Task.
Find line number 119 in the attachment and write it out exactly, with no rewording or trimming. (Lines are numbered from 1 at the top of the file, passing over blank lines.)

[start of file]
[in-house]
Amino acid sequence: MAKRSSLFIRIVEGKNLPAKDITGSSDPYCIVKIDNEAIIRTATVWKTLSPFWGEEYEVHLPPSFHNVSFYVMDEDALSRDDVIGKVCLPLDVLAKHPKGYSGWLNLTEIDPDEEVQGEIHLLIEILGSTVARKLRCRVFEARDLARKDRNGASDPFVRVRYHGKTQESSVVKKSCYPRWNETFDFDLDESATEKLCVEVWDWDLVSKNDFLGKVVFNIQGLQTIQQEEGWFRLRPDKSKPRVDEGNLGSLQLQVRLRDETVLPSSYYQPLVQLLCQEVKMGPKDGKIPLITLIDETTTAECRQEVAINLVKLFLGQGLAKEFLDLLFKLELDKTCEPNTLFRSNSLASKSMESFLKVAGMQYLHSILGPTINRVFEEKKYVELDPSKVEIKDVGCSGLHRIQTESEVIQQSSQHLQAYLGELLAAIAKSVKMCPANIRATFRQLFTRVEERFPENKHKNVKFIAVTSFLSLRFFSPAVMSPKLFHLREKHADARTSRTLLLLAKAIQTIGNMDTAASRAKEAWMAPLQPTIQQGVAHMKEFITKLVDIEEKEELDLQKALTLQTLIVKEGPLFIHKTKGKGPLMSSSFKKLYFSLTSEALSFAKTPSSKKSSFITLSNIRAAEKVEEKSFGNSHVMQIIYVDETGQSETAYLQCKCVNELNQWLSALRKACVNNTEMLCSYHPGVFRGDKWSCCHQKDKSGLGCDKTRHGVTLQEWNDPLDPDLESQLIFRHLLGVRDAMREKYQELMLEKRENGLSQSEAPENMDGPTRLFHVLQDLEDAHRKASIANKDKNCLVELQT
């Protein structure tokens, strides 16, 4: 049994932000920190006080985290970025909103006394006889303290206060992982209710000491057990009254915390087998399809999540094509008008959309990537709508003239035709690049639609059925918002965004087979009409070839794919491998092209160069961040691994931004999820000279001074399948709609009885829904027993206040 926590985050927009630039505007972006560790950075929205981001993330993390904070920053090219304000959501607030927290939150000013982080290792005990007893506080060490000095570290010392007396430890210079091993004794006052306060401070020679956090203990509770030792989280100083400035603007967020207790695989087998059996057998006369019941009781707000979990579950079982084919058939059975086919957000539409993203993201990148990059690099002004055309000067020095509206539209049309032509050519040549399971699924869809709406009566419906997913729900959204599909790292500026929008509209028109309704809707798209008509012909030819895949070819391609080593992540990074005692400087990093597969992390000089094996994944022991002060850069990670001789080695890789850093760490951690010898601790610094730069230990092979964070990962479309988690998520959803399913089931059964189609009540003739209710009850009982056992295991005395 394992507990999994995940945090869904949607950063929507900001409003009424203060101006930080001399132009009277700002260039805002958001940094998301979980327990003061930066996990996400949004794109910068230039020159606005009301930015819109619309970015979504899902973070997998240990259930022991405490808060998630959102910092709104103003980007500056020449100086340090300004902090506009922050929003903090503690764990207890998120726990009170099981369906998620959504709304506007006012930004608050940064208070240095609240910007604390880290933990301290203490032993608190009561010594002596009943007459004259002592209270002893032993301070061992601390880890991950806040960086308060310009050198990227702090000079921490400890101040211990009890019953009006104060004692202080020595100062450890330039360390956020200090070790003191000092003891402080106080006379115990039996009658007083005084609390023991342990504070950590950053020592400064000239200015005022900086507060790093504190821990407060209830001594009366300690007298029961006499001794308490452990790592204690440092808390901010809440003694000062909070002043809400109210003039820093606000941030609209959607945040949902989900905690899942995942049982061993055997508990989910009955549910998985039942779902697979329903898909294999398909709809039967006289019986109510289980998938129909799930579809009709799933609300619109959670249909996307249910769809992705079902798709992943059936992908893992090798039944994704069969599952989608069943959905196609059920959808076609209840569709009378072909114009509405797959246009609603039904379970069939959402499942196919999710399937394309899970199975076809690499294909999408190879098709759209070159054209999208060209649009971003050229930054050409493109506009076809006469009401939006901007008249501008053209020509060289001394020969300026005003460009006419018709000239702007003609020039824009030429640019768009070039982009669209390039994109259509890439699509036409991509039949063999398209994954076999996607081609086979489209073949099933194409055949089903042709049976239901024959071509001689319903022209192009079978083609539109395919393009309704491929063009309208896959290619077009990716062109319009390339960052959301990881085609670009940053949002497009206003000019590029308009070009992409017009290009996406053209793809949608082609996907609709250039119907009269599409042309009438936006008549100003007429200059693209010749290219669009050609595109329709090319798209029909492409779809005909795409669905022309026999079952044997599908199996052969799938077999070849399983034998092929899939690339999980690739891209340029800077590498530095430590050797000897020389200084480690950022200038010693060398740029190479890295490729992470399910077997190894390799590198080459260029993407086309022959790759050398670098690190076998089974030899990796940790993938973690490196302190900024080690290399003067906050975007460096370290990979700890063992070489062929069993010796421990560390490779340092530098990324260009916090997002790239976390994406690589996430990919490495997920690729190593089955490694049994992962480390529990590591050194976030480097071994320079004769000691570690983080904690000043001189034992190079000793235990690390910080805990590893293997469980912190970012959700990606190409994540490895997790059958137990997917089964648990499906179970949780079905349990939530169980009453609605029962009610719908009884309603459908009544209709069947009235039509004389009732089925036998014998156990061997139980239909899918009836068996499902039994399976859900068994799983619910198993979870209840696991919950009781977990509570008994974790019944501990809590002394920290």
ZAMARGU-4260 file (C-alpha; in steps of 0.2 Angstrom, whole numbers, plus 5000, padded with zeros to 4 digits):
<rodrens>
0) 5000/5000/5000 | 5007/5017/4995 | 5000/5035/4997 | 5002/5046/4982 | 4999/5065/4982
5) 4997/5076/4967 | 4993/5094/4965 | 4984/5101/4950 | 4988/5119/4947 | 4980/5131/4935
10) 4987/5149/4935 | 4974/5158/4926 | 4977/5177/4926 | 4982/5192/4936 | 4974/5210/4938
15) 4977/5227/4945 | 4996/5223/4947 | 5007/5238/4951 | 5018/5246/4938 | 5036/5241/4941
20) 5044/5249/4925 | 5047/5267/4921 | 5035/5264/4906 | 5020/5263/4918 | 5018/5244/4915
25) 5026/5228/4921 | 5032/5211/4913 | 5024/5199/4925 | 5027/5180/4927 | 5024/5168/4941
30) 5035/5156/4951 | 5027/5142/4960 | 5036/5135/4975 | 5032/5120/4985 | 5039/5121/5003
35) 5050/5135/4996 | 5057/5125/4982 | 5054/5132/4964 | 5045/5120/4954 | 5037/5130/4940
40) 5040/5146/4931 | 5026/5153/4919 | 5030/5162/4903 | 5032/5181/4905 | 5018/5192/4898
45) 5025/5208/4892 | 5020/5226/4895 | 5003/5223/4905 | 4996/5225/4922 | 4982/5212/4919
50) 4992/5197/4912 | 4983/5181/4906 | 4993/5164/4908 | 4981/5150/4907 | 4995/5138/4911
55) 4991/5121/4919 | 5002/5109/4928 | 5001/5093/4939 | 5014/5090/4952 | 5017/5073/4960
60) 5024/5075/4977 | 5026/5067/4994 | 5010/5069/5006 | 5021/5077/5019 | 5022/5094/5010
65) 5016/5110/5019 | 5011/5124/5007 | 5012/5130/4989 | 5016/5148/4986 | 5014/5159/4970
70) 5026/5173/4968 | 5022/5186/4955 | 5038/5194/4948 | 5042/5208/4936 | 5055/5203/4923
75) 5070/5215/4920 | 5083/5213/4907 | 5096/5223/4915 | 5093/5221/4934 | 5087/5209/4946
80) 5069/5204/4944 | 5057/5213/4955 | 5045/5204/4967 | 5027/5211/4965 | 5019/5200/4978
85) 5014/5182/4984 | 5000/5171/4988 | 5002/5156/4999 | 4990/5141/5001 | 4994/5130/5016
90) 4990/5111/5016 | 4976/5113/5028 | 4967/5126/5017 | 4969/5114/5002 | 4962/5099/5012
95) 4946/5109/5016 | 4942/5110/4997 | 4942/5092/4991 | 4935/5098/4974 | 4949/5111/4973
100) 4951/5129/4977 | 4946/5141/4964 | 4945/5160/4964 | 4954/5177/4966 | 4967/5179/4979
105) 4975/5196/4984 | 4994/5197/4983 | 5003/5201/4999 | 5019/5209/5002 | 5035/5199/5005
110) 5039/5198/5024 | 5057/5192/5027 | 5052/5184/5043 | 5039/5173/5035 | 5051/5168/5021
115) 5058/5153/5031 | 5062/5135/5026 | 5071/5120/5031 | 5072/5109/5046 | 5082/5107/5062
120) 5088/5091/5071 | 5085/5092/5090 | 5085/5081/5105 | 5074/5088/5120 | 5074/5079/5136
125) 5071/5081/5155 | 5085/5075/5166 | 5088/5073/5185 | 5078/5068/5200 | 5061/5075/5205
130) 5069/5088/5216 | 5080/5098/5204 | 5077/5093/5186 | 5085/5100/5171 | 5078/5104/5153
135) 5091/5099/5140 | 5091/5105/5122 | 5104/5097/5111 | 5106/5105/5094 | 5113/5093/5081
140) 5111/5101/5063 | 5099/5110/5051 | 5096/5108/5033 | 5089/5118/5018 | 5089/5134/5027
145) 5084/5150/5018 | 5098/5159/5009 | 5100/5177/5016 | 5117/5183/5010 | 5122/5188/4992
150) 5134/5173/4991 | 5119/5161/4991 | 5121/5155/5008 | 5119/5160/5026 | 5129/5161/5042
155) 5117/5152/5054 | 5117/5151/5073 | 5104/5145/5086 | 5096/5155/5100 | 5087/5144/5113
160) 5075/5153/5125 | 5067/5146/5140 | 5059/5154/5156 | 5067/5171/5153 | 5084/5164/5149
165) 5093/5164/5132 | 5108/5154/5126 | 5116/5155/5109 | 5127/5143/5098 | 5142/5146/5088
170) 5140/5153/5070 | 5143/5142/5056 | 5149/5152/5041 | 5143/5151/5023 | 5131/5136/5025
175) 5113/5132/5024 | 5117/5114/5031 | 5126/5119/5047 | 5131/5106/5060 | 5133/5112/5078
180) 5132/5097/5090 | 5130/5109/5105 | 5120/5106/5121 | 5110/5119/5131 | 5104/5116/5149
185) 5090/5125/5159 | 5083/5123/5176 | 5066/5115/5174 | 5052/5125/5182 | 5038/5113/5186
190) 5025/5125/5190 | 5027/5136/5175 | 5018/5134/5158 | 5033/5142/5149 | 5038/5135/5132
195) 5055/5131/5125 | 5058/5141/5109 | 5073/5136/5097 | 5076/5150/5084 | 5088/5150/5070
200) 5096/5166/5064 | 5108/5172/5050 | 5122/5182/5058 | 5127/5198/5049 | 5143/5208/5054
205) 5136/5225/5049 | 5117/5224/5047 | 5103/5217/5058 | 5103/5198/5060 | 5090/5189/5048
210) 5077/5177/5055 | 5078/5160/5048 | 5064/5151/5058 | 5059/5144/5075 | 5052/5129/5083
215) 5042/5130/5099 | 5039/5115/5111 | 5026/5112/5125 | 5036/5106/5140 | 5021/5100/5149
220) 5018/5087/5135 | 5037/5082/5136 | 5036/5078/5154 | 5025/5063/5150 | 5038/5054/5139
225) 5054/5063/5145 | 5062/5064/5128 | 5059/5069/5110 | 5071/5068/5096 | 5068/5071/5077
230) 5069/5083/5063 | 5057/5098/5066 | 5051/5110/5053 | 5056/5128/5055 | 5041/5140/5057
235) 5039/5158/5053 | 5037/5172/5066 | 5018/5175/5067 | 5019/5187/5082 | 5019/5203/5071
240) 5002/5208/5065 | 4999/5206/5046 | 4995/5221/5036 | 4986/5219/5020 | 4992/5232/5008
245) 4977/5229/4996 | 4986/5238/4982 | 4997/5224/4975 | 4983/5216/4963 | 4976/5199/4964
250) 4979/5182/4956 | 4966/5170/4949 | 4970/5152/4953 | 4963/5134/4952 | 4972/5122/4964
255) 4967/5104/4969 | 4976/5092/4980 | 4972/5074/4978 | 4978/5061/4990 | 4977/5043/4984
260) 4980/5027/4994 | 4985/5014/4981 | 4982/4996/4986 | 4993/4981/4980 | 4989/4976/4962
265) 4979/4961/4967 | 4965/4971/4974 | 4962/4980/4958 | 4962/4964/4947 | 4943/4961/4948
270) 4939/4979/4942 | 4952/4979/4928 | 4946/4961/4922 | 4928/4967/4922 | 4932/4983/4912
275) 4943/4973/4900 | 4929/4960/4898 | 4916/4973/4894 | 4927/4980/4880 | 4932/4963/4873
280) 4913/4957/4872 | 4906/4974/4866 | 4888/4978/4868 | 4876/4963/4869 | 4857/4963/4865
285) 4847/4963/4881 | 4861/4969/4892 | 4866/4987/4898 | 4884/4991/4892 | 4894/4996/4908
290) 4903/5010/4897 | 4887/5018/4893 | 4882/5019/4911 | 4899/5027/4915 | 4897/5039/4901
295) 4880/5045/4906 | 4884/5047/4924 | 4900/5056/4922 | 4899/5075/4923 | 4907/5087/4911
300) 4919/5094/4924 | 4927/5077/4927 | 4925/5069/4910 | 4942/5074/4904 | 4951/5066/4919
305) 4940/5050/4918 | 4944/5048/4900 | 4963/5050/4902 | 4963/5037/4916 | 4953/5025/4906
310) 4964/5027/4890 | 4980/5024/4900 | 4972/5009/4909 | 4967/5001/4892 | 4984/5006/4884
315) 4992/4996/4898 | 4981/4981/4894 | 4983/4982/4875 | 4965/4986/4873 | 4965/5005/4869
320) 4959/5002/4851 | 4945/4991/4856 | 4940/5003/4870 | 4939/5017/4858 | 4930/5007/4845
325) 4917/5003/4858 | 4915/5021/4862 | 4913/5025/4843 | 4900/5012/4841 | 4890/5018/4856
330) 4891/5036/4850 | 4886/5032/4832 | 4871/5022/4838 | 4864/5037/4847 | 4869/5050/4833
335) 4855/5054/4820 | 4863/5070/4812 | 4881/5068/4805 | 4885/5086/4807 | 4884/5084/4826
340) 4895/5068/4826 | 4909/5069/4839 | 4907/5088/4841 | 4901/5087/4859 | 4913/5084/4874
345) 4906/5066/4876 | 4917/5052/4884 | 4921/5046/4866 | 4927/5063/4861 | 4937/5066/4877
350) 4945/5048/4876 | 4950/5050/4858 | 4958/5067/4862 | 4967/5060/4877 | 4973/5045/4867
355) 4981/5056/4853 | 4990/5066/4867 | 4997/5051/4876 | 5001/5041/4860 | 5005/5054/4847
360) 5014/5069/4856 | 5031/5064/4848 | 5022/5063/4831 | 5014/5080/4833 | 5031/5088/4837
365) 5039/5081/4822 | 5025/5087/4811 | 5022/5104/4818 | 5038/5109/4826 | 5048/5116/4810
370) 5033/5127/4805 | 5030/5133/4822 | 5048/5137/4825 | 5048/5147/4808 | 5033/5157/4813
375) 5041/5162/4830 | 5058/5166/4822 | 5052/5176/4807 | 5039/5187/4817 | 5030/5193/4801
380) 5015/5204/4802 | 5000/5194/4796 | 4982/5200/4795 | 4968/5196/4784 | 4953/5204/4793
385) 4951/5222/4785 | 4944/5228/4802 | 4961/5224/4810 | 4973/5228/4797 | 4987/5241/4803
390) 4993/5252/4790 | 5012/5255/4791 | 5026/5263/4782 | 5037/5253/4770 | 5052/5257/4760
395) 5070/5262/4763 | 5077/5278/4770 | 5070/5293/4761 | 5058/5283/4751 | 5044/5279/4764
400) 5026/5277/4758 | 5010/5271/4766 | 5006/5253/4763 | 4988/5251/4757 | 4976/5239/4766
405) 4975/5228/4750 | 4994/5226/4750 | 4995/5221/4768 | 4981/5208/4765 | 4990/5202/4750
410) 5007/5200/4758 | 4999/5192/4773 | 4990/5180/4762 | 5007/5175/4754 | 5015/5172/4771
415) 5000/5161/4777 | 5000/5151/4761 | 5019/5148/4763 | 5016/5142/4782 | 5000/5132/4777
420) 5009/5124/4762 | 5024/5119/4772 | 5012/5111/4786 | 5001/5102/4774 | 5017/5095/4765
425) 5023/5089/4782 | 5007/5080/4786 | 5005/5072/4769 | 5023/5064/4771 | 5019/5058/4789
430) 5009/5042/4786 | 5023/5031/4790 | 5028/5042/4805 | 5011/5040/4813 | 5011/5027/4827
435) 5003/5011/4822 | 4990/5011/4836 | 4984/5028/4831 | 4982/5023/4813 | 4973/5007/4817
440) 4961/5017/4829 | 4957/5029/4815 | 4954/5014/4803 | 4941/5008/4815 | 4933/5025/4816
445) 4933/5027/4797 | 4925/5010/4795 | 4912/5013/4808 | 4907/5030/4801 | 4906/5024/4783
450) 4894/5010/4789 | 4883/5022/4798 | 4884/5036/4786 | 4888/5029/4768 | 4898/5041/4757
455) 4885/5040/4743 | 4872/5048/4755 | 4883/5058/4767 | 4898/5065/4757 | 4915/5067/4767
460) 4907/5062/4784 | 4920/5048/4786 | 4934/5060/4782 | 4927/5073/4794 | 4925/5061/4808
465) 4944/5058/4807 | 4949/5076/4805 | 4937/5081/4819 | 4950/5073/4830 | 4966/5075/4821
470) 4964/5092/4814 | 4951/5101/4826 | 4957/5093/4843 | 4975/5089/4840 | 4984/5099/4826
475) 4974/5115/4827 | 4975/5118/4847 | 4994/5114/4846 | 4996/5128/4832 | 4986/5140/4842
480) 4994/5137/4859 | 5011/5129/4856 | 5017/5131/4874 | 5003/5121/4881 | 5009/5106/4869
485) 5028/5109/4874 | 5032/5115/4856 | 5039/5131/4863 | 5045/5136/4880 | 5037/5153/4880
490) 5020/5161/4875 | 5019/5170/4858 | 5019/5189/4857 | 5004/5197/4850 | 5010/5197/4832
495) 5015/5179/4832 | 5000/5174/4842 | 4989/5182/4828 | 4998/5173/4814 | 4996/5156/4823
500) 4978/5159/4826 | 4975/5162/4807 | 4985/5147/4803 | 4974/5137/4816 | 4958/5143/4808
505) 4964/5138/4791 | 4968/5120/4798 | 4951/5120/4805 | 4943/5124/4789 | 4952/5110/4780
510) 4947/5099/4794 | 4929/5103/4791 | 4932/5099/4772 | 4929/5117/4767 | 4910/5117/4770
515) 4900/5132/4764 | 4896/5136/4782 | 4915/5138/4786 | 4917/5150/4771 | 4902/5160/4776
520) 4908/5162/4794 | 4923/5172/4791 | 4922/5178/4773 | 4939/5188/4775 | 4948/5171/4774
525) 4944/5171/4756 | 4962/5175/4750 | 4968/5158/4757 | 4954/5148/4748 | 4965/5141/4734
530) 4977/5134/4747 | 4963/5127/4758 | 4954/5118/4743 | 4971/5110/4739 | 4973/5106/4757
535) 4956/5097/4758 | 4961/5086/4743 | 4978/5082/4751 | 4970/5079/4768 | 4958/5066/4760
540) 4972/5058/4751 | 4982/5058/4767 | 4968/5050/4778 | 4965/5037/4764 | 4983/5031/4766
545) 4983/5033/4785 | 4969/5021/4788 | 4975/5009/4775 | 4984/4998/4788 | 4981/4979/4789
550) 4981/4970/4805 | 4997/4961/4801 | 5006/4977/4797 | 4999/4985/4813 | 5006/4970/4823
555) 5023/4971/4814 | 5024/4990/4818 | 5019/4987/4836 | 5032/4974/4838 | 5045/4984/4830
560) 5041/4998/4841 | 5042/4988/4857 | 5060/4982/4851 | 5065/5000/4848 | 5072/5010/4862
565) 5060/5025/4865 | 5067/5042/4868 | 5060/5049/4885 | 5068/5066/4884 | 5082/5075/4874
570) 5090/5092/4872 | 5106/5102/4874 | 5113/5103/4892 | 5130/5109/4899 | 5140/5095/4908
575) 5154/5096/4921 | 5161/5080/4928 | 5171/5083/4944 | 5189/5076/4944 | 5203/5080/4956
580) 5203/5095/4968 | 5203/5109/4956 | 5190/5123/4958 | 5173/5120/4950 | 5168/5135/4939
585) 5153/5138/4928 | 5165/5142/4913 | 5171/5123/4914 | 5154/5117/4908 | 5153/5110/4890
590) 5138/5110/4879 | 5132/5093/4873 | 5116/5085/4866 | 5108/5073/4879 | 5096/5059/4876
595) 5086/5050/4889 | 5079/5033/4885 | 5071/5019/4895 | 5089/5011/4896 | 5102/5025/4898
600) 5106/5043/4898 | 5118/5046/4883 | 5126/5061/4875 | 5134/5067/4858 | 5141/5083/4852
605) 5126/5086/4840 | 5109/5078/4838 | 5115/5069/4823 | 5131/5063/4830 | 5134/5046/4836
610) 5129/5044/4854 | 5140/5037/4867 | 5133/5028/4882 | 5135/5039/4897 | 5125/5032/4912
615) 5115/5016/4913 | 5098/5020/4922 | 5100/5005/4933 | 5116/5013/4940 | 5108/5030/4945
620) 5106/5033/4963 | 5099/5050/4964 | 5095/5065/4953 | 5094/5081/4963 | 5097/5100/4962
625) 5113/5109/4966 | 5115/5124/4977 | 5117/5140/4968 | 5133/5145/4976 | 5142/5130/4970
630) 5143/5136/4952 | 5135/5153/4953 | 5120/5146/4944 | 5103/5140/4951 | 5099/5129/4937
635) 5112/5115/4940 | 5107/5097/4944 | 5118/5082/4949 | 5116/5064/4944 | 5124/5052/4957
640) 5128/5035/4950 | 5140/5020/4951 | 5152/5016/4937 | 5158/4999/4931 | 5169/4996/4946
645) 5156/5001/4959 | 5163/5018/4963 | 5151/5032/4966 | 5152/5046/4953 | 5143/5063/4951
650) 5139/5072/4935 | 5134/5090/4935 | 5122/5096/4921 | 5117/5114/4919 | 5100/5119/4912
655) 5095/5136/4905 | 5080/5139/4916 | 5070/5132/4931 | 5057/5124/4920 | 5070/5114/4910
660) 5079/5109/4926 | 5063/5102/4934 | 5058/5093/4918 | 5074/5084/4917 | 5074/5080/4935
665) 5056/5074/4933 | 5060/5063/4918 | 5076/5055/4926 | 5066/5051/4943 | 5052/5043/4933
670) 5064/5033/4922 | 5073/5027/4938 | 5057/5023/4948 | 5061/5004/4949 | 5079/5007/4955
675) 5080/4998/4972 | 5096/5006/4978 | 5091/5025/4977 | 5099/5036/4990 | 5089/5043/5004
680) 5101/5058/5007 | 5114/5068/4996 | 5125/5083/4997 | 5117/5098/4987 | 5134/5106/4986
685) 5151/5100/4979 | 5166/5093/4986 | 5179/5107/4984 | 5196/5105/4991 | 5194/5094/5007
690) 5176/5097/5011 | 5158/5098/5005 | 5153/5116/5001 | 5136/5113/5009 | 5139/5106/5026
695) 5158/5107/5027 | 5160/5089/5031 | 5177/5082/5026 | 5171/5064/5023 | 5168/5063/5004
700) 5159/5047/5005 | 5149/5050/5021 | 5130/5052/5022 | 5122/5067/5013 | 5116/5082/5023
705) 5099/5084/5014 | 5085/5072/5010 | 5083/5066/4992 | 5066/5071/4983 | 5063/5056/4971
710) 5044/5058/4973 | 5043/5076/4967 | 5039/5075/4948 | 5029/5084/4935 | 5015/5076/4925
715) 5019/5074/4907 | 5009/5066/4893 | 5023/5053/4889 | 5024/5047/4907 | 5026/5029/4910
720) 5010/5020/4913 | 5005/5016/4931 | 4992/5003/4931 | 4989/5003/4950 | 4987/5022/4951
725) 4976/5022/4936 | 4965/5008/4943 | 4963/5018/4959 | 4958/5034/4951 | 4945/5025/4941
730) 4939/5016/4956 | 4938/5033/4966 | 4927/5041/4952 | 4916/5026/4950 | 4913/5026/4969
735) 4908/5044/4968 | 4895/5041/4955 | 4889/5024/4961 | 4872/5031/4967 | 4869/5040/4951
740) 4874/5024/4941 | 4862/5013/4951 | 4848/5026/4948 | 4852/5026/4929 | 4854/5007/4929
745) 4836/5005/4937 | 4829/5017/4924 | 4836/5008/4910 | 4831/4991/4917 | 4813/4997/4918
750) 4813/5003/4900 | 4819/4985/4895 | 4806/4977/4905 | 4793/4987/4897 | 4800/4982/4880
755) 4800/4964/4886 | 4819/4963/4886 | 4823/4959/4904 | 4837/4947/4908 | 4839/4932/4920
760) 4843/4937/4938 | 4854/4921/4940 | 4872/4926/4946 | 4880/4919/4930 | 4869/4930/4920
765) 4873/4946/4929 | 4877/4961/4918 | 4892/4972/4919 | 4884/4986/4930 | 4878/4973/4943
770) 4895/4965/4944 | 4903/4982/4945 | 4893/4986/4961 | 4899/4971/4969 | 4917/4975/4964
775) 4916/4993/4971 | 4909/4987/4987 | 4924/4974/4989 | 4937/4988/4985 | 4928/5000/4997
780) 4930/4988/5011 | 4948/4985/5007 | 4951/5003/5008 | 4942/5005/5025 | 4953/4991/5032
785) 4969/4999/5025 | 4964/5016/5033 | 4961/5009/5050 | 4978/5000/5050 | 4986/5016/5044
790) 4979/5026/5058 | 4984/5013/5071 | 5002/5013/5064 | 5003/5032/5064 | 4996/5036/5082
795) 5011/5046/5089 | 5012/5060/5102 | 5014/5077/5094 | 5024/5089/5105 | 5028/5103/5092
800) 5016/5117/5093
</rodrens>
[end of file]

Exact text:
565) 5060/5025/4865 | 5067/5042/4868 | 5060/5049/4885 | 5068/5066/4884 | 5082/5075/4874